Not content with making arguably the biggest trade of the deadline in acquiring Zack Greinke, the Astros also decided to acquire Aaron Sánchez, Joe Biagini, and Cal Stevenson from the Blue Jays in exchange for Derek Fisher. The Astros were arguably World Series favorites before, and now with this series of trades they are even more so.
I wrote about Sánchez recently, and in that article I concluded that it would be tough for the Jays to get much for the soon to be free agent. Even with the extra players included, it appears that I was right (there’s a first for everything).
Derek Fisher was a former top-100 prospect who has seen his stock fall in recent years. He debuted in 2017, but has gone back and forth between the majors and minors due to ineffectiveness. In 312 career plate appearances he has hit only .201/.282/.367 and has struck out a whopping 35 percent of the time. With the kind of talent the Astros have had in the outfield, that kind of performance was not going to meet the bar for playing time.
All that being said, Fisher is a good return for the Jays. If he is ever going to improve, he is going to need regular playing time in the majors to do so, and that certainly was not going to happen in Houston. Getting a player with upside is exactly what the team needed to do with this trade.
The Astros’ rotation has been excellent, which is probably unsurprising for a team that has Justin Verlander and Gerrit Cole. The rotation’s 3.91 RA9 is ranked in the top five in baseball, and their 28.6 K% ranks first. Still, the rotation needed some depth even after the acquisition of Greinke, especially since it is unknown when Brad Peacock is going to be able to return from his shoulder discomfort.
However, as I mentioned in my previous article on Sánchez, I am skeptical that he will be able to provide that depth. He has a 6.55 RA9 this season with poor peripherals, but the good news is that if any team can fix him, the Astros can. He has a great curveball, and the Astros have shown what they can do with such players before. The worst case scenario is that they can have him join Biagini in the bullpen.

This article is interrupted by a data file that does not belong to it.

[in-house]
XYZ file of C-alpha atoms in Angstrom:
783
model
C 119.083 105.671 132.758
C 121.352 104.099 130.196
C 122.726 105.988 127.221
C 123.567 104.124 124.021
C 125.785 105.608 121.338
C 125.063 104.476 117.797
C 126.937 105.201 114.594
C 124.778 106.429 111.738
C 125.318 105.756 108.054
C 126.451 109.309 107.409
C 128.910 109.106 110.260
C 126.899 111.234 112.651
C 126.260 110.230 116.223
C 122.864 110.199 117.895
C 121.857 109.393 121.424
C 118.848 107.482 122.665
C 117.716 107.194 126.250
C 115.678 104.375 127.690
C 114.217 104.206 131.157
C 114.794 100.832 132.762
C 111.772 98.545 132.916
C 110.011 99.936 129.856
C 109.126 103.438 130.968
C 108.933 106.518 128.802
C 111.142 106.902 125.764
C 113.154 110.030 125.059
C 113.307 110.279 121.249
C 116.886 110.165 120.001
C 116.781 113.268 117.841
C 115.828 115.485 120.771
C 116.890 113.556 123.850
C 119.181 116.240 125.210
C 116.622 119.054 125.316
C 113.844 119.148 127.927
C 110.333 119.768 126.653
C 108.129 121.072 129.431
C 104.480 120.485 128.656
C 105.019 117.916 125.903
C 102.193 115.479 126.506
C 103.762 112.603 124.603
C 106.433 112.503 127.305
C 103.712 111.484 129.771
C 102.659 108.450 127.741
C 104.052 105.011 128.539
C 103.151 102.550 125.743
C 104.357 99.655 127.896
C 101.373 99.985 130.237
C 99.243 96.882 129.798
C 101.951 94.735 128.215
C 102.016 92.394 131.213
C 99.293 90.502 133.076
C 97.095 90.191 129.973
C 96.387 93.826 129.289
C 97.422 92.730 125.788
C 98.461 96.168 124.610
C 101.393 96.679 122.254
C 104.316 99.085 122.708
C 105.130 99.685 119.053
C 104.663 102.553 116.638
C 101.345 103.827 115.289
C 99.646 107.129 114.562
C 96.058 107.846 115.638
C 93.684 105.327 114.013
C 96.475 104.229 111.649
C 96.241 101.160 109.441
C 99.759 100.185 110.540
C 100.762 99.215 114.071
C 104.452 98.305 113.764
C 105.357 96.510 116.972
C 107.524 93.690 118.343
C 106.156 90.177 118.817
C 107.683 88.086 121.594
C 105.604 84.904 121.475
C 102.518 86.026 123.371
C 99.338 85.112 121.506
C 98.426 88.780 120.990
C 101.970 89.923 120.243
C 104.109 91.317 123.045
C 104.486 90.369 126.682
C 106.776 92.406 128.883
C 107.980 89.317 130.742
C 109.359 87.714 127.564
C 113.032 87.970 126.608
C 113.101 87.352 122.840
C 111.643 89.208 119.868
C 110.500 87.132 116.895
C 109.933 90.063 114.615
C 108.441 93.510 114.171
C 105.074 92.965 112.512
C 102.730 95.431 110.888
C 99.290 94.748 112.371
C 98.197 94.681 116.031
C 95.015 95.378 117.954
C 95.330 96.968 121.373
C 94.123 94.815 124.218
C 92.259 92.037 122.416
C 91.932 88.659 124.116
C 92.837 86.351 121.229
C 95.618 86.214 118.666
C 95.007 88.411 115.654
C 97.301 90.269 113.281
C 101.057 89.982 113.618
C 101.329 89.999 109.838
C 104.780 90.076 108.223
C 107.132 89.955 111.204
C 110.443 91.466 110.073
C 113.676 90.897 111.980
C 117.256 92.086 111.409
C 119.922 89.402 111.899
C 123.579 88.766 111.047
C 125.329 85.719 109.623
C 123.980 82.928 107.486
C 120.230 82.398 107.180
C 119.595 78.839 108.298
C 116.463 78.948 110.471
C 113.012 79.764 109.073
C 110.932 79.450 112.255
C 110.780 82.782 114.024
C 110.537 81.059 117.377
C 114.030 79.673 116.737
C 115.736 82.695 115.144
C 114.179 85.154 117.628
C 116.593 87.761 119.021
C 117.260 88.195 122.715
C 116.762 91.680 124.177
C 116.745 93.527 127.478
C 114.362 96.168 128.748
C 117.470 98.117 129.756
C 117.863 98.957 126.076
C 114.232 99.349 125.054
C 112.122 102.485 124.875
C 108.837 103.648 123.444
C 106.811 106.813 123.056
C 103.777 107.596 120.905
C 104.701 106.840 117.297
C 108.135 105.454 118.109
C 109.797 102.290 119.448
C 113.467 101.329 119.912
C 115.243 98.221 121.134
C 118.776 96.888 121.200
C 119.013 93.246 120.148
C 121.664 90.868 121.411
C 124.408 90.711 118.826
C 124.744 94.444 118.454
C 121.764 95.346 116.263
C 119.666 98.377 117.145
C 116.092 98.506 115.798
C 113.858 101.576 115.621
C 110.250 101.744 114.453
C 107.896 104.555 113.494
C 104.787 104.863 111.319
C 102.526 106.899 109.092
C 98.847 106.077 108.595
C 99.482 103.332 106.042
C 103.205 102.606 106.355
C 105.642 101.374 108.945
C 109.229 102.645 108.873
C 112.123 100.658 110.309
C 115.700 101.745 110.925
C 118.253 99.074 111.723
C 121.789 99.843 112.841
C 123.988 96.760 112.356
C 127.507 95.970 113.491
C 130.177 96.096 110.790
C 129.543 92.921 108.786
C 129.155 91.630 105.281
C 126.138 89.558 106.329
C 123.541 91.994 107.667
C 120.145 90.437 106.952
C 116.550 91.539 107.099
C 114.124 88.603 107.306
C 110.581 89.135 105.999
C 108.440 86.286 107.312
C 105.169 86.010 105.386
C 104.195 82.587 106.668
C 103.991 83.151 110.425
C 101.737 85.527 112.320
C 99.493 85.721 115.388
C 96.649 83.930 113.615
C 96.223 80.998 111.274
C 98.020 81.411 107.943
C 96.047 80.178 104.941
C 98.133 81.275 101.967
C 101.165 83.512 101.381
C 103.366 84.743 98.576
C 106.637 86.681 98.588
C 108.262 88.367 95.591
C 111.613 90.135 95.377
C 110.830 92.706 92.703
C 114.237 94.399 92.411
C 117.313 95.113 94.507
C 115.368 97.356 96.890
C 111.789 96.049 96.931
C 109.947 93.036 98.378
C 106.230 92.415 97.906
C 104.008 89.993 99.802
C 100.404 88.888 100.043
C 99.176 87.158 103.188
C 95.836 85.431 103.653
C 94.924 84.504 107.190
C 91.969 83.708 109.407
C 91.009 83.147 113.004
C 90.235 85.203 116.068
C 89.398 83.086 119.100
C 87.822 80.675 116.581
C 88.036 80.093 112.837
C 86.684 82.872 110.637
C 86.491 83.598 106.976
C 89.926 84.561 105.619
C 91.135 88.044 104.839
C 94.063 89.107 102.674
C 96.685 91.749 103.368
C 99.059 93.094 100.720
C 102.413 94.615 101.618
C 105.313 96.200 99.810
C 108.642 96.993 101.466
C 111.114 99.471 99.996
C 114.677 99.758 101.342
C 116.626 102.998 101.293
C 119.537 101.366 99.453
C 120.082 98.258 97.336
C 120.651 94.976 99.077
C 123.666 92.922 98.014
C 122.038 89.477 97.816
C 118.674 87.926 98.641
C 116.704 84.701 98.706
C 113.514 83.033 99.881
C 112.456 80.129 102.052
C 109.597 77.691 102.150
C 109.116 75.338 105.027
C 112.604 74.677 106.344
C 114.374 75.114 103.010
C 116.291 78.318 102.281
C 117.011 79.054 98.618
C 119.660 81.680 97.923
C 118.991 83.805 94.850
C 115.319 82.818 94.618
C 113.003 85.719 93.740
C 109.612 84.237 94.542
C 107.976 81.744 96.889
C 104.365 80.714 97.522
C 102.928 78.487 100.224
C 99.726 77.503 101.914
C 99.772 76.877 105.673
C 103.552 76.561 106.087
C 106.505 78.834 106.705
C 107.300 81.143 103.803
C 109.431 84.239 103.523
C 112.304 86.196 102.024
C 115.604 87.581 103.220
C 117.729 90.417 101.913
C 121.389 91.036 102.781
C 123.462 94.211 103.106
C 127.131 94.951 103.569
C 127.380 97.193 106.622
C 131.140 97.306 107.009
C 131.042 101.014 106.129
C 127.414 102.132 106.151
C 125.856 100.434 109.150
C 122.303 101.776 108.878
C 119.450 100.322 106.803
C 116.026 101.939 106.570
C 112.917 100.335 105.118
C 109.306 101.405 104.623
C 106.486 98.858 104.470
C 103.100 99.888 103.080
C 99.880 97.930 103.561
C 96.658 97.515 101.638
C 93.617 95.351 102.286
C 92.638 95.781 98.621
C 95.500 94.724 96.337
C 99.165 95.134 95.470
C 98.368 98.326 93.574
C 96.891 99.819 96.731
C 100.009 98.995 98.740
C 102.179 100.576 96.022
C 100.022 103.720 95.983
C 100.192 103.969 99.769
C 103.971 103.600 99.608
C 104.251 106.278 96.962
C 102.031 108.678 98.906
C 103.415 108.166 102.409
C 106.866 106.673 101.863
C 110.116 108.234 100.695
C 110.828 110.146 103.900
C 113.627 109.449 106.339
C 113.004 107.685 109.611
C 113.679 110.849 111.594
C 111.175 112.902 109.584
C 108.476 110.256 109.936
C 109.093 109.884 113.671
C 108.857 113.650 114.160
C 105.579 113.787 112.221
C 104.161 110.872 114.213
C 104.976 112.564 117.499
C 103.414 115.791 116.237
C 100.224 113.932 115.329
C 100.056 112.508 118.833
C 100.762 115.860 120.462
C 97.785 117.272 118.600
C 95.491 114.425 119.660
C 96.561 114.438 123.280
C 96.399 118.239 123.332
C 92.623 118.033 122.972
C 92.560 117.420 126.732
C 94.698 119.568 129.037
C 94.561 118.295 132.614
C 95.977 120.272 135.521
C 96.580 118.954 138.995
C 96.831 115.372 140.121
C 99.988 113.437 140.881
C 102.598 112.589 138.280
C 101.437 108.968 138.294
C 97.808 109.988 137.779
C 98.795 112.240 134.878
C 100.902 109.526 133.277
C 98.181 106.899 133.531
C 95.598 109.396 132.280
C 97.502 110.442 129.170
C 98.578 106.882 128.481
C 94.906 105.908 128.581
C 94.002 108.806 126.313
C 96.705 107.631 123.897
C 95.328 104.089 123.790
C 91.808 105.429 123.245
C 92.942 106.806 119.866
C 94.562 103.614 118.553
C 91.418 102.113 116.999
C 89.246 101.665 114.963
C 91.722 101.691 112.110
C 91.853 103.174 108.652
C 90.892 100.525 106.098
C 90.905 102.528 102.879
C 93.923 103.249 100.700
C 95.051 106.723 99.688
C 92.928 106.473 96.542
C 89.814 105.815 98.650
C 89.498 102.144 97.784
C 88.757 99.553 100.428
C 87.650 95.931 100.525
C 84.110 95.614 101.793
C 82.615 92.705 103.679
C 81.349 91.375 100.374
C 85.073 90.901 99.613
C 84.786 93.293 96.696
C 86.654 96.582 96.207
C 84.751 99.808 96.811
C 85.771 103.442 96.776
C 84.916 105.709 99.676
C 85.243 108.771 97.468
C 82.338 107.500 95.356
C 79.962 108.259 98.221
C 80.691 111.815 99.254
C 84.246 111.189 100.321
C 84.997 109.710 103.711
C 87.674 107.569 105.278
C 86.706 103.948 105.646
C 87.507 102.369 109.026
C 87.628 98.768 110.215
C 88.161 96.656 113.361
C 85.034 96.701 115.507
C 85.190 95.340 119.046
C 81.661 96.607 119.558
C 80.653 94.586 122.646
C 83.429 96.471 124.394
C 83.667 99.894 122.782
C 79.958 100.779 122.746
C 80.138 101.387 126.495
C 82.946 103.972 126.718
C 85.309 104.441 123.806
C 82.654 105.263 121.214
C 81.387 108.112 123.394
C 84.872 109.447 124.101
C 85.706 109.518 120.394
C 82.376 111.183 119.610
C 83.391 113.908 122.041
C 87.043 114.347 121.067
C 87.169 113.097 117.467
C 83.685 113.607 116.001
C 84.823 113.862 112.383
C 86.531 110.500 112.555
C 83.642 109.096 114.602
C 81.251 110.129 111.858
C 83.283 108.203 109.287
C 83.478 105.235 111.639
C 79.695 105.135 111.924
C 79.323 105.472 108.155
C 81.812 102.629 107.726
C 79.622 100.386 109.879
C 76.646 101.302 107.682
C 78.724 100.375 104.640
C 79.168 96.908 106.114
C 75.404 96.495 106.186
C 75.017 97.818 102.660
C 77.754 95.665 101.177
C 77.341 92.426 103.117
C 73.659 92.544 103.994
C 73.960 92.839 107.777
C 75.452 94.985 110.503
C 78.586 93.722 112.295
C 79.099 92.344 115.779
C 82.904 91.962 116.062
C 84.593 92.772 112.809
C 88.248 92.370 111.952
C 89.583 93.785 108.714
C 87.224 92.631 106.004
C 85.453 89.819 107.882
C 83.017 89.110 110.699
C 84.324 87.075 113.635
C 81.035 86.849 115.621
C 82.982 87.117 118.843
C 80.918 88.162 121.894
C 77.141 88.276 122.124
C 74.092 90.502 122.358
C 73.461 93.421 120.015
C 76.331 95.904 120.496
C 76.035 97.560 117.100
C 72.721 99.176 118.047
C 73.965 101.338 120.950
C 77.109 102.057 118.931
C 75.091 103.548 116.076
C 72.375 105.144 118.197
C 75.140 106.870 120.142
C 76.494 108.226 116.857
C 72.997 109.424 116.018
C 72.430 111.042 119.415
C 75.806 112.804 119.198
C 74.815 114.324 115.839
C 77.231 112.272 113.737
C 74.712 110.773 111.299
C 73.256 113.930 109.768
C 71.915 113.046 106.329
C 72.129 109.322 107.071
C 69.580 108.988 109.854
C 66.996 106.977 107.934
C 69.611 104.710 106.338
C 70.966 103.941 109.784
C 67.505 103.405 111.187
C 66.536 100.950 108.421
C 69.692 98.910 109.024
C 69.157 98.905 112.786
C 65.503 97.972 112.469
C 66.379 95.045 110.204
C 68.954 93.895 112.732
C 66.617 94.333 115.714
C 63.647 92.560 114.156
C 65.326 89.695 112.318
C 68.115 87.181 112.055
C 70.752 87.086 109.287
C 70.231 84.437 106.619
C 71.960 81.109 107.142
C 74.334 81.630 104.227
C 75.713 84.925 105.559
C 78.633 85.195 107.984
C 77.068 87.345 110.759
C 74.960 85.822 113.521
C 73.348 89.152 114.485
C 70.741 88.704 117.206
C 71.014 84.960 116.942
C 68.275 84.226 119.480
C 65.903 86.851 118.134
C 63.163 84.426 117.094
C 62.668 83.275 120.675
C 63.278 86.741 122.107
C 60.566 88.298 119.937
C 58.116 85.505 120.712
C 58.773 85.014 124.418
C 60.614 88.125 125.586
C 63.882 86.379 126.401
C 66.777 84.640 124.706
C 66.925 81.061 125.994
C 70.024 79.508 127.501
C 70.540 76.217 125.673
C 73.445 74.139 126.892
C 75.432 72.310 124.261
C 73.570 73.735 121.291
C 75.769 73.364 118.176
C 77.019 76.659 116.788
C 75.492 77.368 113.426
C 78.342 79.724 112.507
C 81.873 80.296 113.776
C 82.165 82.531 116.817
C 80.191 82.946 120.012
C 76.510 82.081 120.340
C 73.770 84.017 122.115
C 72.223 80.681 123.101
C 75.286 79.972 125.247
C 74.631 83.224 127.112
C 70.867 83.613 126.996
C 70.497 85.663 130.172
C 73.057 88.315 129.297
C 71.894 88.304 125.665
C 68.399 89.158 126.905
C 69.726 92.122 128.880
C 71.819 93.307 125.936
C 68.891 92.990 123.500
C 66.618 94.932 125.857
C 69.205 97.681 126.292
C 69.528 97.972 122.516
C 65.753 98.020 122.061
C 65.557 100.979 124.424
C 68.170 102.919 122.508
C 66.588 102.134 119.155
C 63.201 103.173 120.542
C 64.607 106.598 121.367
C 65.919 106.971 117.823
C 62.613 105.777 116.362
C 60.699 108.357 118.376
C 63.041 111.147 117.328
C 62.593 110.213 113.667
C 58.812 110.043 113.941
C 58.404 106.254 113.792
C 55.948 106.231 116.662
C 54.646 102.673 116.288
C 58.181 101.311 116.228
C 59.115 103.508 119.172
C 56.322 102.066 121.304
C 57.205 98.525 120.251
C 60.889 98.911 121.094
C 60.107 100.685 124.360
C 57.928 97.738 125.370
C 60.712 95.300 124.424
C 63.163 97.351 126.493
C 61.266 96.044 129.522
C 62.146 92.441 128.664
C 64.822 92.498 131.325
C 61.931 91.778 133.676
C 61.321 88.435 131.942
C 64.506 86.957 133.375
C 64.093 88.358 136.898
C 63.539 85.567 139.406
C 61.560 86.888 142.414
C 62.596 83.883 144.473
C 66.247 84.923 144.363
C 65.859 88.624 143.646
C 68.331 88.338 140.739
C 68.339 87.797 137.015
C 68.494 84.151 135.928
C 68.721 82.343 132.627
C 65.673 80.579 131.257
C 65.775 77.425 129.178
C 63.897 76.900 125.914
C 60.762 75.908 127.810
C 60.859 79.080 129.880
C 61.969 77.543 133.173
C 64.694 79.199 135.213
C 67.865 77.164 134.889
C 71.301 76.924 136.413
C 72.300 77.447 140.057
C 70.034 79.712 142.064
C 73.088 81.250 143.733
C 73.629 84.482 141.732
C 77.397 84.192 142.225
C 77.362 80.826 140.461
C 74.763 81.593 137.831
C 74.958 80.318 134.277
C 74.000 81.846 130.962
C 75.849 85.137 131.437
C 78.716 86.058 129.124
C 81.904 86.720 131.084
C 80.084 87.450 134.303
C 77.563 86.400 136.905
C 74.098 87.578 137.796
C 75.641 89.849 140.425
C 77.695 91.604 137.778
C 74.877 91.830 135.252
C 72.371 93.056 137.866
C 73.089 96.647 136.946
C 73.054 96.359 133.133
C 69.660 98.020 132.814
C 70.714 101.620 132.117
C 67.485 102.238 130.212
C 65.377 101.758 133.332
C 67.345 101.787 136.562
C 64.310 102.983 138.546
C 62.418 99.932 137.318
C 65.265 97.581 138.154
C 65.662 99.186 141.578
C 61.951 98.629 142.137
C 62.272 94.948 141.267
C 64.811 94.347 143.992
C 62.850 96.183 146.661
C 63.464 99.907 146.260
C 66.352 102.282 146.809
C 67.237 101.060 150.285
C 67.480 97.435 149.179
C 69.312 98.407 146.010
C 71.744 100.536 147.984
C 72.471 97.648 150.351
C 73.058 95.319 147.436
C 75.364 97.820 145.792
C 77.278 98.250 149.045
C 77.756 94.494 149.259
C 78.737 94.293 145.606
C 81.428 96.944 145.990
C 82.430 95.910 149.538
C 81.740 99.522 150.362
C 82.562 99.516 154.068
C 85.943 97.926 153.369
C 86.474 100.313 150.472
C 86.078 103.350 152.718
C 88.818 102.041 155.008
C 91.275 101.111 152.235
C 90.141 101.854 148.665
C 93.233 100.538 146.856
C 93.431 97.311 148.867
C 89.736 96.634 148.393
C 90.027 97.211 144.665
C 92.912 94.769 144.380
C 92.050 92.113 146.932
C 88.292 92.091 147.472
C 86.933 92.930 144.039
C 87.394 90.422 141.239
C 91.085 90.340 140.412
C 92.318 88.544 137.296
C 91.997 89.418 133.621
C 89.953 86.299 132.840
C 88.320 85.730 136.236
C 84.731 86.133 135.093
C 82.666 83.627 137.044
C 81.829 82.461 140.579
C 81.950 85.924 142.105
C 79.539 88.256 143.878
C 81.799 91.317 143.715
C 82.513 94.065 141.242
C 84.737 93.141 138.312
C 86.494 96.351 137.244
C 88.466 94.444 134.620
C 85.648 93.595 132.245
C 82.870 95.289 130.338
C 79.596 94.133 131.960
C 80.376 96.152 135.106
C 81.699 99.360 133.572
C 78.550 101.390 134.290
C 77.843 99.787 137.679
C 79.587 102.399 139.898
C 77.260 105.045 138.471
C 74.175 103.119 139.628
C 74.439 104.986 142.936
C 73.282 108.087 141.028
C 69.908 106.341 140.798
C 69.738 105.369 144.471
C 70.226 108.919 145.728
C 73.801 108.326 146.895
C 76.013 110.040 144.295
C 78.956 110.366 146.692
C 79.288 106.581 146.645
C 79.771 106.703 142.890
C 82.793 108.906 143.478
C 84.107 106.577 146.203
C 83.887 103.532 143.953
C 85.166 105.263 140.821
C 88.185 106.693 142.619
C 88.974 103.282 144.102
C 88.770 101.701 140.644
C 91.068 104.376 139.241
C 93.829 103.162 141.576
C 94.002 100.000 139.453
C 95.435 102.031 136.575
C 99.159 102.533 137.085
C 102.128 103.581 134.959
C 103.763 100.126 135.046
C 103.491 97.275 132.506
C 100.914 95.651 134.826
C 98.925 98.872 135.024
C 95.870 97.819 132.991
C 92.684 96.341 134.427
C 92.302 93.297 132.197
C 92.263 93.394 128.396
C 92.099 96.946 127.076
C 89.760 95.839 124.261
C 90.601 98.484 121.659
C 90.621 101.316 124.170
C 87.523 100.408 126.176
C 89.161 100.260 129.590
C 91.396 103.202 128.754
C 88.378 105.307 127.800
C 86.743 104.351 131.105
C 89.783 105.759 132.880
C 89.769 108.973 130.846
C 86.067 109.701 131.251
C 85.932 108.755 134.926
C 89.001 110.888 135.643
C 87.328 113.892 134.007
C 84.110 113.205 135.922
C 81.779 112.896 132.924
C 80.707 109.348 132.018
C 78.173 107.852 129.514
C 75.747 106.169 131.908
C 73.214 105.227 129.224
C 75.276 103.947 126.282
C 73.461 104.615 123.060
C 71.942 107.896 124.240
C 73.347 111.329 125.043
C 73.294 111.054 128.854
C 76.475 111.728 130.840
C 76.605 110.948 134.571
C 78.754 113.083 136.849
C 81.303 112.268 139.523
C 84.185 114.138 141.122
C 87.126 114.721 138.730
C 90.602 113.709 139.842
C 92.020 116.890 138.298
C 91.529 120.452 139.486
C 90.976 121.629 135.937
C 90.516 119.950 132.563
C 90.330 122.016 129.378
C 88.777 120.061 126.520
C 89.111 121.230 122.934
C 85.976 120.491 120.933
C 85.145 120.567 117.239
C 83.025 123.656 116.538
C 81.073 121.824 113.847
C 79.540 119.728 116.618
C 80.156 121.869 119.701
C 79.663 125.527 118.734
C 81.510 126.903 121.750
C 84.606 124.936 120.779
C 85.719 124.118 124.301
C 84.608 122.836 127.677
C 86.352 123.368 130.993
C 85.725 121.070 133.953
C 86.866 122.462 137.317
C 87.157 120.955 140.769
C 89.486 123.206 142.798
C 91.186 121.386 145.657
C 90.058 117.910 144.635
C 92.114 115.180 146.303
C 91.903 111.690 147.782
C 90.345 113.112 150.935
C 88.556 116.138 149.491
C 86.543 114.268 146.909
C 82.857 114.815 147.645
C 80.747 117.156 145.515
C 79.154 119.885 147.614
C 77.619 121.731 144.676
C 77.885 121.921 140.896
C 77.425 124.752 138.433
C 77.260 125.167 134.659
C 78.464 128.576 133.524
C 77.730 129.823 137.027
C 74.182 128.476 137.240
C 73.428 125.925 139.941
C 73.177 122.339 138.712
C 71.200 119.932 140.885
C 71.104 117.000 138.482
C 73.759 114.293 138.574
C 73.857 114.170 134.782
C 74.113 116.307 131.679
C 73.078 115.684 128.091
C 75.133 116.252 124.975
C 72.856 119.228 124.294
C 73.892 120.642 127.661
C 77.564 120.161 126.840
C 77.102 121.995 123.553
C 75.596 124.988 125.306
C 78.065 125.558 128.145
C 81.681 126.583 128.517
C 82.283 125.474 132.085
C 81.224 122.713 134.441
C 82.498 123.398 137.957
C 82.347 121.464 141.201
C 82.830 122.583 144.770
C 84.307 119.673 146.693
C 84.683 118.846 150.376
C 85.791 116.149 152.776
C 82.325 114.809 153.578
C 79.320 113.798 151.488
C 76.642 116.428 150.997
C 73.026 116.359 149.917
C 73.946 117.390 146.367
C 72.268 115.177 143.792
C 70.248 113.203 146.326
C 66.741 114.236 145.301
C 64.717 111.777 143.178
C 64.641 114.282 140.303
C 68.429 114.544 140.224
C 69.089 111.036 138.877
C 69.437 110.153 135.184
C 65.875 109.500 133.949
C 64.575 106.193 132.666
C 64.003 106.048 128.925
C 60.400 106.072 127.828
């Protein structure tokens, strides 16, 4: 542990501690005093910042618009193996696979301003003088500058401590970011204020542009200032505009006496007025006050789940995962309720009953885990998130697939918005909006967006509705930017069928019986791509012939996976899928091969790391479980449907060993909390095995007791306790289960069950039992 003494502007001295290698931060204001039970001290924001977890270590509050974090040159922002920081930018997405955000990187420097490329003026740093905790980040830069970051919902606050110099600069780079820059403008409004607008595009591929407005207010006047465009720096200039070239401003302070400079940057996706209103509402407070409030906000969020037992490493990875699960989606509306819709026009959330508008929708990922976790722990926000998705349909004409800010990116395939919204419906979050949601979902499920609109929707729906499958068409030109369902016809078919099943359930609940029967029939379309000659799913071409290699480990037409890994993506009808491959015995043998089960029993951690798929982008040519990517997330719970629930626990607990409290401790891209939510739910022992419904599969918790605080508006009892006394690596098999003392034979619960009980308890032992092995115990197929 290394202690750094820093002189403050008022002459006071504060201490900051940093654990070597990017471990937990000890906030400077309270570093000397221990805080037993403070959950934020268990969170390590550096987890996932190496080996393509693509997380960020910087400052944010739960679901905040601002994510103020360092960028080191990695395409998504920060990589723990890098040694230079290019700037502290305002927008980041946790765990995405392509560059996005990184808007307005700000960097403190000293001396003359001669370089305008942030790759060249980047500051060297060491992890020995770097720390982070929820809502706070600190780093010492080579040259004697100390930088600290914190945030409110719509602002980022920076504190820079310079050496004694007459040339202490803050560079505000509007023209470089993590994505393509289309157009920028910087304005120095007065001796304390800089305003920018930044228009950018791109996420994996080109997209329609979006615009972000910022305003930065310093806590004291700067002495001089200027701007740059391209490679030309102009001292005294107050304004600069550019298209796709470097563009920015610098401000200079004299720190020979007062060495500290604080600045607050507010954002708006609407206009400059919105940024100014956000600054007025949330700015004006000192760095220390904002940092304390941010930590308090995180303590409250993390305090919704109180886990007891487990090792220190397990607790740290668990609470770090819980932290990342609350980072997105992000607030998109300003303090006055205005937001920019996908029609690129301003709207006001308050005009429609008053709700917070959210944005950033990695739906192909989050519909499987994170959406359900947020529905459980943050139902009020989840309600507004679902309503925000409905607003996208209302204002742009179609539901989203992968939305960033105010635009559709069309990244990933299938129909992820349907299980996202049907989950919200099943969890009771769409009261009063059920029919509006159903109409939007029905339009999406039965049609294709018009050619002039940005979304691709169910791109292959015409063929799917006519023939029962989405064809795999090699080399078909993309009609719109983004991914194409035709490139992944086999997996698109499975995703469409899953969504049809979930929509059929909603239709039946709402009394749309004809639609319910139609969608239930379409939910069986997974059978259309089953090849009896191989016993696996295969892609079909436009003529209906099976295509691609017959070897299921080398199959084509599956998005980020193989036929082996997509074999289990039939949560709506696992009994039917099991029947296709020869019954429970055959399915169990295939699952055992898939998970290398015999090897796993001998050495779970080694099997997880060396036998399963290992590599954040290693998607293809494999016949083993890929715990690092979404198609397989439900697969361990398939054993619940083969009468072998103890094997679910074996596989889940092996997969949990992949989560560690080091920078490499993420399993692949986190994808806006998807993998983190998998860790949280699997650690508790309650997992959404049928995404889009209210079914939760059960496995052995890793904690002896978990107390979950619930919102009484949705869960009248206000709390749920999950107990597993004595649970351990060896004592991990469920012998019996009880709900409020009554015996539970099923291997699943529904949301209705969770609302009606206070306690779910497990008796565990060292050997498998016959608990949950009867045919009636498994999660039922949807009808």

Speaking of which, the Astros have a great bullpen too, but they just had to put Ryan Pressly on the IL due to knee soreness, so having the extra help is a good thing. Biagini has been a solid bullpen arm for the Blue Jays with a 4.04 RA9 and average peripherals.
The Astros received Stevenson as the prospect included in this deal, and one has to wonder why they were interested in him, mostly because he is not very good but the team has proven adept in turning players like him into much more. He is a 22-year-old in High-A who appears to have excellent plate discipline and contact skills, but he can’t seem to hit for much power. He has had 390 PA so far this year, and while his .388 OBP looks great, his .393 SLG and sub-.100 ISO do not.
Stevenson reminds a little bit of Brewer Hicklen, whom I saw play for the Wilmington Blue Rocks a couple of months ago, because he had an OBP that was absurdly higher than his slugging due to his passive approach at the plate. I have not seen Stevenson in person, so I can’t tell if he has a similarly passive approach, but I can say that there is no way he will be able to achieve a high OBP in the majors while hitting for so little power. Major league pitchers will just keep pounding the strike zone, forcing Stevenson to hit for a high average to maintain a good OBP unless he proves that he can drive the ball.
Overall this trade works for both sides. It will be fascinating to see what the Astros can do with their new players.
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Luis Torres is a Featured Writer at Beyond the Box Score. He is a medicinal chemist by day, baseball analyst by night. You can follow him on Twitter at @Chemtorres21.